Le Morte Darthur: Redefining the “gentil” Man

‘But this much I shall offer me to you,’ said Sir Lancelot, ‘if it may please the King’s good grace and you, my lord Sir Gawain. I shall first begin at Sandwich, and there I shall go in my shirt barefoot; and at every ten miles’ end I shall found and gar make a house of religious …’

The revelation of Malory’s Lancelot is that a truly noble action is now to disarm oneself, offer generosity upon God, and allow God (or at least the church) to redistribute these gifts to those most needy.

A definition of nobility (gentil, gentle) which has been continuous through our texts concerns generosity. In Beowulf, Hrothgar is described as a “faultless king” (Beowulf, 121) due to his generosity. The giving of gifts is what a noble leader is supposed to do, and it is frowned upon when a leader fails to do so, such as in “Lanval” whom King Arthur “did not remember” (Lanval, 73). We’ve progressed a long way from Theseus giving gifts, “Conforeth and honoureth every man,” (Knight’s Tale, 2716), when Palamon’s losing, yet still heavily armed mercenaries needed to be kept from revolting due to any lingering shame they may have felt at losing the tournament.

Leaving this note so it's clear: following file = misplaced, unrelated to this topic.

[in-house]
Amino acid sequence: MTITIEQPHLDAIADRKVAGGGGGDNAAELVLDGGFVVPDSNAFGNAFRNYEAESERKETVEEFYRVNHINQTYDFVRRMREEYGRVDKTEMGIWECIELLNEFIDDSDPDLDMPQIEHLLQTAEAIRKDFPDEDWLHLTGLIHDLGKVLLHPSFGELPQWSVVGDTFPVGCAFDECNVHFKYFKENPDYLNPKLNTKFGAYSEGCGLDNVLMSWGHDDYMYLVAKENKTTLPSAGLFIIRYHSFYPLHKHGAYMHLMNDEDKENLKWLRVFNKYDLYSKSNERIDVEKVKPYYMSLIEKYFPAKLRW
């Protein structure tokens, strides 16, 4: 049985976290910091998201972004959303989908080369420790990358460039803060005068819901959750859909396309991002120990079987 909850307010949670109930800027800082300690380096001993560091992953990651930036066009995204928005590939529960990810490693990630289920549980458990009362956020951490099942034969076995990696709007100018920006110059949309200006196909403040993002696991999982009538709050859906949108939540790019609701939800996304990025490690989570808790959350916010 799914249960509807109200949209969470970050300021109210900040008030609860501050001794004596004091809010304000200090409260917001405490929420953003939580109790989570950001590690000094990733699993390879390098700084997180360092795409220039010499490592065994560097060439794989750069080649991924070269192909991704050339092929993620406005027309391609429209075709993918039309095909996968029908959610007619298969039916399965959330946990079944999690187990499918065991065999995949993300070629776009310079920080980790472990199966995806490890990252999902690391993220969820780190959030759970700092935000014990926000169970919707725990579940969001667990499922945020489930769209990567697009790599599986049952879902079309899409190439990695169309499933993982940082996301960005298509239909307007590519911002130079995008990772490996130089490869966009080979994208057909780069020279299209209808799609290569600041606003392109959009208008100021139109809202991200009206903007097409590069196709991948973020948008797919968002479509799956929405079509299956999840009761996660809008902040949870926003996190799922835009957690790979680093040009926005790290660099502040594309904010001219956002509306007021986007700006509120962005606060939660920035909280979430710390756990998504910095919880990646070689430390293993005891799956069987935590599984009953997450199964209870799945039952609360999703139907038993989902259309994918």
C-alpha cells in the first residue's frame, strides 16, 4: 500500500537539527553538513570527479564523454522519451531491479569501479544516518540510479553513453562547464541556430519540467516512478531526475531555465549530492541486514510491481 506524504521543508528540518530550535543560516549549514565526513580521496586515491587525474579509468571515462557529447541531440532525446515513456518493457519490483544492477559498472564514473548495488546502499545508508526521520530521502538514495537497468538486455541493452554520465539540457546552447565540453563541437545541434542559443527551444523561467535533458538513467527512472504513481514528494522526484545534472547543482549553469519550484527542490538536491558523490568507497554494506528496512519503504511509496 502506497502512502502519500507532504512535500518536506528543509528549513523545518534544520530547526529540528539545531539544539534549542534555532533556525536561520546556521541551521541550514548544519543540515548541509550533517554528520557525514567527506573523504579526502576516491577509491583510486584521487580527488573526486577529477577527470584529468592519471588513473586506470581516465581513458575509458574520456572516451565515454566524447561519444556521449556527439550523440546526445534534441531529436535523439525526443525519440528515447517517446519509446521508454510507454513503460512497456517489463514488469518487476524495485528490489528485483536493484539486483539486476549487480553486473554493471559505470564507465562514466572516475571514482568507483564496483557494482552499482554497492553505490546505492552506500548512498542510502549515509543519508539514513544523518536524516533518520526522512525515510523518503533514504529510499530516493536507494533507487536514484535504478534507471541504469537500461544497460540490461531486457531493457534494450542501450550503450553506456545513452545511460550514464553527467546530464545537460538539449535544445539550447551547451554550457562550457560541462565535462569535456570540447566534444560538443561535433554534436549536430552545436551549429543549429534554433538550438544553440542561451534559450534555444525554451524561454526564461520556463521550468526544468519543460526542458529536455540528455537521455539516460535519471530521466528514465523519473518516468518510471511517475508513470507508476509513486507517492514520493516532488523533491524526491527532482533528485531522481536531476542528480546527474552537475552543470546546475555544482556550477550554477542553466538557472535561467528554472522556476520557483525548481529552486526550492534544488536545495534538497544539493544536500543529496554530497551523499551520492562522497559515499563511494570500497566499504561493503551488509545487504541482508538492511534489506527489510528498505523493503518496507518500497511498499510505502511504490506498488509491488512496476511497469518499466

Lancelot’s willingness to disarm himself (493) mirrors Sir Gaheris’ and Sir Gareth’s decision to remain unarmed, “we will be there in peaceable wise, and bear no harness of war upon us” (480) when Lancelot is to rescue the Queen. They will not take arms against he who had previously favored them because they are in debt to him, gift giving has strengthened and reaffirmed the bonds which tie clans together just as it had in Beowulf, “many men / will greet their friends with gifts;” (Beowulf, 120). By remaining unarmed they are humble before Lancelot, thus Lancelot’s decision reflects this respect shown to him.